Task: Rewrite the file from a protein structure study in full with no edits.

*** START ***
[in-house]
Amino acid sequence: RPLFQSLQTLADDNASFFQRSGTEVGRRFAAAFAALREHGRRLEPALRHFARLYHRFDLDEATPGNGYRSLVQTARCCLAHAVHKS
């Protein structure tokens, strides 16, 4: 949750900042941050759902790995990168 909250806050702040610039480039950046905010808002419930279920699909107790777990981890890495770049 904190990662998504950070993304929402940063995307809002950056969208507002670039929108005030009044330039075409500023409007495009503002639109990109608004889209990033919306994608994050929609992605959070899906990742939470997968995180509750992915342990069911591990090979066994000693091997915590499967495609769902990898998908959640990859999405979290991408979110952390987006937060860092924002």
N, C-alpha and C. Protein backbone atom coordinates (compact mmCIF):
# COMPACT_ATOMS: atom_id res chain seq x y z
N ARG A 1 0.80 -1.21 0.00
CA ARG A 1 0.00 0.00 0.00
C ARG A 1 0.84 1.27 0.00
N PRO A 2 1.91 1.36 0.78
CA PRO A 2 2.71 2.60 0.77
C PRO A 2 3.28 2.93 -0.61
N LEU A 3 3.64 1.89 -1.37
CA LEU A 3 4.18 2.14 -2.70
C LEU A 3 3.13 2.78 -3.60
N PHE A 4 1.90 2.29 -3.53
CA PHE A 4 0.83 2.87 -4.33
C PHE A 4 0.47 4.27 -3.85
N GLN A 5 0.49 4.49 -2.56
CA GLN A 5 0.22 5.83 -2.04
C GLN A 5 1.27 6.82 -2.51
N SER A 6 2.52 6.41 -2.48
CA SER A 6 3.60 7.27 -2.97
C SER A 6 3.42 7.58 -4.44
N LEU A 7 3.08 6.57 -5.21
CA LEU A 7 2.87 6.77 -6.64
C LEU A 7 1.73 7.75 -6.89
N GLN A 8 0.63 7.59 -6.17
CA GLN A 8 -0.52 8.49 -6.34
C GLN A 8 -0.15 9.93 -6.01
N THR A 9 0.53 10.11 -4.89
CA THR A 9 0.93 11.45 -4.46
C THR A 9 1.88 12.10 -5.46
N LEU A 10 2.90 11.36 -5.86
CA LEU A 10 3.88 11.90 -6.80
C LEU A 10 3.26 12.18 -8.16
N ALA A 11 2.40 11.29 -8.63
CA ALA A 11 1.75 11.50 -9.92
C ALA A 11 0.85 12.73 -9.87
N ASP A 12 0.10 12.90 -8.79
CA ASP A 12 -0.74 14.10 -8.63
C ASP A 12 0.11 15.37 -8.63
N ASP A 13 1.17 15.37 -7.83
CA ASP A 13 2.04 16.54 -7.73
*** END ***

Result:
[in-house]
Amino acid sequence: RPLFQSLQTLADDNASFFQRSGTEVGRRFAAAFAALREHGRRLEPALRHFARLYHRFDLDEATPGNGYRSLVQTARCCLAHAVHKS
């Protein structure tokens, strides 16, 4: 949750900042941050759902790995990168 909250806050702040610039480039950046905010808002419930279920699909107790777990981890890495770049 904190990662998504950070993304929402940063995307809002950056969208507002670039929108005030009044330039075409500023409007495009503002639109990109608004889209990033919306994608994050929609992605959070899906990742939470997968995180509750992915342990069911591990090979066994000693091997915590499967495609769902990898998908959640990859999405979290991408979110952390987006937060860092924002």
N, C-alpha and C. Protein backbone atom coordinates (compact mmCIF):
# COMPACT_ATOMS: atom_id res chain seq x y z
N ARG A 1 0.80 -1.21 0.00
CA ARG A 1 0.00 0.00 0.00
C ARG A 1 0.84 1.27 0.00
N PRO A 2 1.91 1.36 0.78
CA PRO A 2 2.71 2.60 0.77
C PRO A 2 3.28 2.93 -0.61
N LEU A 3 3.64 1.89 -1.37
CA LEU A 3 4.18 2.14 -2.70
C LEU A 3 3.13 2.78 -3.60
N PHE A 4 1.90 2.29 -3.53
CA PHE A 4 0.83 2.87 -4.33
C PHE A 4 0.47 4.27 -3.85
N GLN A 5 0.49 4.49 -2.56
CA GLN A 5 0.22 5.83 -2.04
C GLN A 5 1.27 6.82 -2.51
N SER A 6 2.52 6.41 -2.48
CA SER A 6 3.60 7.27 -2.97
C SER A 6 3.42 7.58 -4.44
N LEU A 7 3.08 6.57 -5.21
CA LEU A 7 2.87 6.77 -6.64
C LEU A 7 1.73 7.75 -6.89
N GLN A 8 0.63 7.59 -6.17
CA GLN A 8 -0.52 8.49 -6.34
C GLN A 8 -0.15 9.93 -6.01
N THR A 9 0.53 10.11 -4.89
CA THR A 9 0.93 11.45 -4.46
C THR A 9 1.88 12.10 -5.46
N LEU A 10 2.90 11.36 -5.86
CA LEU A 10 3.88 11.90 -6.80
C LEU A 10 3.26 12.18 -8.16
N ALA A 11 2.40 11.29 -8.63
CA ALA A 11 1.75 11.50 -9.92
C ALA A 11 0.85 12.73 -9.87
N ASP A 12 0.10 12.90 -8.79
CA ASP A 12 -0.74 14.10 -8.63
C ASP A 12 0.11 15.37 -8.63
N ASP A 13 1.17 15.37 -7.83
CA ASP A 13 2.04 16.54 -7.73